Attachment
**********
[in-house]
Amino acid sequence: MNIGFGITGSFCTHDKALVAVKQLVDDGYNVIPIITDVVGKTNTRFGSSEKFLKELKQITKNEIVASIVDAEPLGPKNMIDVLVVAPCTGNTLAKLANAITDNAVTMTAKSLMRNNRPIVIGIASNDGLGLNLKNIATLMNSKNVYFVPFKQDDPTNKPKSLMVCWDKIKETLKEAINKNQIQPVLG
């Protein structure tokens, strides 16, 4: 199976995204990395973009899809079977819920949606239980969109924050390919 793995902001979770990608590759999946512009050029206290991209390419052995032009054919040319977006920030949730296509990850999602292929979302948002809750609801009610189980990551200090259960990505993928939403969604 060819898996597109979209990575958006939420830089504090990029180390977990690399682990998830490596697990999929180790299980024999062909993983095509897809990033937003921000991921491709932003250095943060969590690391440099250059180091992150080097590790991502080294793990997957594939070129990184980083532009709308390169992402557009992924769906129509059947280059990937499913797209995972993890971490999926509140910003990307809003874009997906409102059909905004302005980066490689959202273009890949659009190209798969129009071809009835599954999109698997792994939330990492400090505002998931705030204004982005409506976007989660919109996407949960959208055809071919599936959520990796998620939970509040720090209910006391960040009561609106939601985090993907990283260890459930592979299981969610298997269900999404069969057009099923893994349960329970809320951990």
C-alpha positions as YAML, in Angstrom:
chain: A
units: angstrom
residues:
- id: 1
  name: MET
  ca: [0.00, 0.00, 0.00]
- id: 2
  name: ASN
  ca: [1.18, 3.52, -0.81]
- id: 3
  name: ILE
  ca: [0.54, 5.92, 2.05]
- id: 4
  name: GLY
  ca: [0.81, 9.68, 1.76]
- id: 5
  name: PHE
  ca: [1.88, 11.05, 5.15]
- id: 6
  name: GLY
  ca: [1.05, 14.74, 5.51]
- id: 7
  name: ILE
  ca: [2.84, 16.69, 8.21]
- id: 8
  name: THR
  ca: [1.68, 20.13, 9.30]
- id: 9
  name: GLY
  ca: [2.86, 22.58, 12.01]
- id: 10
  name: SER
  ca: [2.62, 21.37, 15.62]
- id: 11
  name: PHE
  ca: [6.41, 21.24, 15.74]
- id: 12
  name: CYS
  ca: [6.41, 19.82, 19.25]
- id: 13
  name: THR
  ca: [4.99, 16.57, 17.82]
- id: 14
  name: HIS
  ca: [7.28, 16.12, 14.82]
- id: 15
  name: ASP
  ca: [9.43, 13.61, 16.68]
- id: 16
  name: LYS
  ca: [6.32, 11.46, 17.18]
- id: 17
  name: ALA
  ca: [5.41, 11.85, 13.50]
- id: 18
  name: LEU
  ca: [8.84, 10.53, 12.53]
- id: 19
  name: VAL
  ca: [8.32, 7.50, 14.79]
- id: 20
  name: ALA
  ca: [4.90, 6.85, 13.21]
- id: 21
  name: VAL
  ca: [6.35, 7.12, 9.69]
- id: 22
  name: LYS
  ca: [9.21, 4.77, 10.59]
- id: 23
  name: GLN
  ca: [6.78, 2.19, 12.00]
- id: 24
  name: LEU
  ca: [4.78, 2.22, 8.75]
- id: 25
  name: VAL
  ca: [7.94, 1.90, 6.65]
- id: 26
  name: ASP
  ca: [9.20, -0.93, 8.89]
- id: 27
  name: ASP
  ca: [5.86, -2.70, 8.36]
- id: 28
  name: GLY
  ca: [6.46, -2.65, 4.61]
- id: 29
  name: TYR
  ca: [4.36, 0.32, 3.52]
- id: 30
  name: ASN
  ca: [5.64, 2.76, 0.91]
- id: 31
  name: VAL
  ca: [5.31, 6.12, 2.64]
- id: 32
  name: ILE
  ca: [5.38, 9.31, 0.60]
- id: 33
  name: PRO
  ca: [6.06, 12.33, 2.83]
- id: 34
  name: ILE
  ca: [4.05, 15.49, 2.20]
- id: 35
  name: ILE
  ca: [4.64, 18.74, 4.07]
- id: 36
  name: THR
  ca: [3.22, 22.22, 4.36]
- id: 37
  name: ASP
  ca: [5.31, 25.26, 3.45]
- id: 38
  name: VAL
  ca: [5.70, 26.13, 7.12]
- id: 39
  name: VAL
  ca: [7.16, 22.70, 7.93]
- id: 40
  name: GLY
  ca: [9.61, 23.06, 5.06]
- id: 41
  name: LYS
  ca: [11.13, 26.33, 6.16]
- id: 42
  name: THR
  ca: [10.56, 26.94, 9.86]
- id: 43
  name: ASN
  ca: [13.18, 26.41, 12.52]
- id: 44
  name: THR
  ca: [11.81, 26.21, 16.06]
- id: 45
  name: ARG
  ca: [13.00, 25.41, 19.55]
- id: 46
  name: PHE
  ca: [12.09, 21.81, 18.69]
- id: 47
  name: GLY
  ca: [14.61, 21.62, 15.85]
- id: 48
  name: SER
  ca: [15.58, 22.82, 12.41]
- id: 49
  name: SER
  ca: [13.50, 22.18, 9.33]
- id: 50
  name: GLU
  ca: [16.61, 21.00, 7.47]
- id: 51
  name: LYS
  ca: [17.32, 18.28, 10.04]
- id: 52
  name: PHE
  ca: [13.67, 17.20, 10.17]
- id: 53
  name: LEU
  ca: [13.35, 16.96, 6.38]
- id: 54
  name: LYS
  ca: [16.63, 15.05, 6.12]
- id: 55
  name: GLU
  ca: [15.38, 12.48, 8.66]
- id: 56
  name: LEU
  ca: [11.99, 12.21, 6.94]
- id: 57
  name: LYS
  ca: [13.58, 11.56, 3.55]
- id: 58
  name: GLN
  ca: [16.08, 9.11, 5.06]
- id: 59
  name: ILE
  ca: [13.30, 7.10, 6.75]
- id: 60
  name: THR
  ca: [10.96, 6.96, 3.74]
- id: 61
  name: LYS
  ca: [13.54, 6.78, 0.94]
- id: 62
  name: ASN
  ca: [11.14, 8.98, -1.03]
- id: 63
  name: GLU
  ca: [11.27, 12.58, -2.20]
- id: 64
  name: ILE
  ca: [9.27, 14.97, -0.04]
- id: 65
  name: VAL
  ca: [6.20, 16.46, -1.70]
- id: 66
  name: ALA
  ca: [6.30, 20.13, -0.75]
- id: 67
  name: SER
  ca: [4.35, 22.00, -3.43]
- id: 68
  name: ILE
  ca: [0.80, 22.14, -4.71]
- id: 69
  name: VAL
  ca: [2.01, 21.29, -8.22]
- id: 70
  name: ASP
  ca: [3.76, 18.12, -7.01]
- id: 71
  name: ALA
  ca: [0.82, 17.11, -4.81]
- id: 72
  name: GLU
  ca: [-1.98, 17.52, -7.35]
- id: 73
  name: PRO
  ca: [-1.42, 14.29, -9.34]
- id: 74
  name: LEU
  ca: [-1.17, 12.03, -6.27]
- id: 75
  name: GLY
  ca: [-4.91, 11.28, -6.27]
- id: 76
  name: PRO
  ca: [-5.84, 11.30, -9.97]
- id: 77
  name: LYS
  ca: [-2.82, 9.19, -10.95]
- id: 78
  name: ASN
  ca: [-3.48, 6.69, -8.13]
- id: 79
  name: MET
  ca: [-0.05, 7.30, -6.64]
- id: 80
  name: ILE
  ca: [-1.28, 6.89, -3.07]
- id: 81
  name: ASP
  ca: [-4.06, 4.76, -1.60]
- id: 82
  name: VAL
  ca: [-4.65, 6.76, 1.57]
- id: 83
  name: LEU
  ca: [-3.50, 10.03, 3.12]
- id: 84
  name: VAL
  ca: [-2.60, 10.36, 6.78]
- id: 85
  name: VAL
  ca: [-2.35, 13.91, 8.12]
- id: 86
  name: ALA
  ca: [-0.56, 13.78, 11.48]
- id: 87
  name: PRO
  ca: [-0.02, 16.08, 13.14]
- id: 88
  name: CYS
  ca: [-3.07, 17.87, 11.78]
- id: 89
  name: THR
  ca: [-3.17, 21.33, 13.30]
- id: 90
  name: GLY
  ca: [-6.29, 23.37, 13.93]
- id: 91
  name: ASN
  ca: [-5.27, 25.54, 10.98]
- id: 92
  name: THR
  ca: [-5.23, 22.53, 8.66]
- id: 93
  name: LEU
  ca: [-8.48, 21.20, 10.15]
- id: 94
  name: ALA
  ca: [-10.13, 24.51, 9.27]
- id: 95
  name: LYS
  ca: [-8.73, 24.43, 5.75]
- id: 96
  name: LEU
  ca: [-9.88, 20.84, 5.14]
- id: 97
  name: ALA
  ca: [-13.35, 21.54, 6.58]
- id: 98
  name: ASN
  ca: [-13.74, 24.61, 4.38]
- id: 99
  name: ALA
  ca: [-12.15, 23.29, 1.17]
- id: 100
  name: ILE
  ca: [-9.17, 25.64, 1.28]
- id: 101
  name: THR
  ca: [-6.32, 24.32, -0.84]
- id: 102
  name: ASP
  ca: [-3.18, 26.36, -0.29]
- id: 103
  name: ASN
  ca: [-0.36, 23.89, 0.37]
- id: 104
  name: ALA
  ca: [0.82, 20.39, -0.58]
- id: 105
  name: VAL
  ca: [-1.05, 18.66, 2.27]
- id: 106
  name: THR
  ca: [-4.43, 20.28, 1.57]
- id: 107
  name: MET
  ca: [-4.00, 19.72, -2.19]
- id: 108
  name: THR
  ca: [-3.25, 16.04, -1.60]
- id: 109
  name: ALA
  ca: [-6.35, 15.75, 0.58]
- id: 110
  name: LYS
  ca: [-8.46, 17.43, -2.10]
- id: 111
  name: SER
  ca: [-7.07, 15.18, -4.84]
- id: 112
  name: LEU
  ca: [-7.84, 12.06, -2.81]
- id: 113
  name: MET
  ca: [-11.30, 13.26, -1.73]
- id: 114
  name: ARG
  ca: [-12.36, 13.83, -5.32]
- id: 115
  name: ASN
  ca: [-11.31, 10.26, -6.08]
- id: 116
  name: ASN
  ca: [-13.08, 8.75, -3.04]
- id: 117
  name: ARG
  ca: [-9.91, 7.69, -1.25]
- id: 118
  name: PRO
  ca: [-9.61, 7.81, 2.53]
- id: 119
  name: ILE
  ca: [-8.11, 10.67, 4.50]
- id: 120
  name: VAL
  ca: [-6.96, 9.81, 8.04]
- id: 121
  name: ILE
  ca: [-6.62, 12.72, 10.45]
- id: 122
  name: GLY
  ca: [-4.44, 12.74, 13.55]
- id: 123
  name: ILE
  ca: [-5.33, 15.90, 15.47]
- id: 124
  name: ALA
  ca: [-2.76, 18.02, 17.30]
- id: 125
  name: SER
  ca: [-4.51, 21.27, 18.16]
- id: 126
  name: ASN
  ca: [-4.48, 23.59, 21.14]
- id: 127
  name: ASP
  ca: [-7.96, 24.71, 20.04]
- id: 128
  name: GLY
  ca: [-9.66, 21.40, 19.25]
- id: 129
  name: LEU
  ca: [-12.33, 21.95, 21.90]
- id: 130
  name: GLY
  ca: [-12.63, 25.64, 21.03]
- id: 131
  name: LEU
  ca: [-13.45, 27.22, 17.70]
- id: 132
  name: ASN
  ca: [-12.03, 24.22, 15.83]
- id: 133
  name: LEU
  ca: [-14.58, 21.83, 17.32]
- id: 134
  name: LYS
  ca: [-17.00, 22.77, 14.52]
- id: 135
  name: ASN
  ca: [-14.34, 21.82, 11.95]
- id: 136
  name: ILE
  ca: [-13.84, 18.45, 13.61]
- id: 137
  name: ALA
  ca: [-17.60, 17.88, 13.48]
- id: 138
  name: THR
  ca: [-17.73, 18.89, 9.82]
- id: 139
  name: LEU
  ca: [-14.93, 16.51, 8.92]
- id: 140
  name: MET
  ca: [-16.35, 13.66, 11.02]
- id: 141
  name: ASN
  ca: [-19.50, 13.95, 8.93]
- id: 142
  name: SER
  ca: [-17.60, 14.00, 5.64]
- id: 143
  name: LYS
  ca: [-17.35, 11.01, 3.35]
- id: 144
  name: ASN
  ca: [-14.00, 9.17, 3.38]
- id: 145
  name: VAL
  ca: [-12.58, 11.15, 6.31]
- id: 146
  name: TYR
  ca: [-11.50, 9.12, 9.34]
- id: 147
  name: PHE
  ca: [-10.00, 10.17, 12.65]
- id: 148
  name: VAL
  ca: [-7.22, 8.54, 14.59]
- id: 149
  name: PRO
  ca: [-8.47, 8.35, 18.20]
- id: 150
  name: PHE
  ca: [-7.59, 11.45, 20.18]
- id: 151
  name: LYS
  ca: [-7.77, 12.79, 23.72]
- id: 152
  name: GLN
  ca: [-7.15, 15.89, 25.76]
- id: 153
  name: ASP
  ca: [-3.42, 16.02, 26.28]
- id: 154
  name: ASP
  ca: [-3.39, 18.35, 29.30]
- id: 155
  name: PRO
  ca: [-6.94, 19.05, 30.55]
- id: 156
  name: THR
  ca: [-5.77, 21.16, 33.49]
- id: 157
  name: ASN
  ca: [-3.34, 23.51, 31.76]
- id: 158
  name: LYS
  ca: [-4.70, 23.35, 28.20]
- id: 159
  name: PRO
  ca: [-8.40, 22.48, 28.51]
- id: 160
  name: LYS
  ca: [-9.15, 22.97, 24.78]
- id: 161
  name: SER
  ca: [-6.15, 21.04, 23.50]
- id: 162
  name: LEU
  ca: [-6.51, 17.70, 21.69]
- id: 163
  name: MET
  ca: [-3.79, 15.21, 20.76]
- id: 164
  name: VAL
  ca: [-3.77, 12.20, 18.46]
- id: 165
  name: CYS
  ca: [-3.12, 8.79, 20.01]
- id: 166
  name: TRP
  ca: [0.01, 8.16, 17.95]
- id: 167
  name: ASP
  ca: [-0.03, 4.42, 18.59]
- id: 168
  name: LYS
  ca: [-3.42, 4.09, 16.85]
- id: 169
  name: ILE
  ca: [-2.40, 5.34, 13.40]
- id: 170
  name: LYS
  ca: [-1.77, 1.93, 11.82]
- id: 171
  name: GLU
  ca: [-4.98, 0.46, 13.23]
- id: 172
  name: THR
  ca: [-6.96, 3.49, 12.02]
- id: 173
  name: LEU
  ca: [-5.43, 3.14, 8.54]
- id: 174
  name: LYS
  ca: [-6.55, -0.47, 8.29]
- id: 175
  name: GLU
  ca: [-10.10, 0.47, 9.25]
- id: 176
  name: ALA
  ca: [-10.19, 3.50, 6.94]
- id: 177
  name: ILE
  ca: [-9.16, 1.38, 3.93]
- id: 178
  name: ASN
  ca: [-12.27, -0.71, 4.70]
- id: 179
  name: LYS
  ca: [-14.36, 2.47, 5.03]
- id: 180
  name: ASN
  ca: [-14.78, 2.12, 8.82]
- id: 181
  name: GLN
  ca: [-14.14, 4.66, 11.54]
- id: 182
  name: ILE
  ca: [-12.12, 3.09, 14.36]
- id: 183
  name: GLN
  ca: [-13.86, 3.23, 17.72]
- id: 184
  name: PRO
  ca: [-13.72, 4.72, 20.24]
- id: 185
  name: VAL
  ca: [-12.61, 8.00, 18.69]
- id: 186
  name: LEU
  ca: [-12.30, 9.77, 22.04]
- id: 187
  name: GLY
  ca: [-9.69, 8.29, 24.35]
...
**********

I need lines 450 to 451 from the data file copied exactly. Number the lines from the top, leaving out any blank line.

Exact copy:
  name: VAL
  ca: [-7.22, 8.54, 14.59]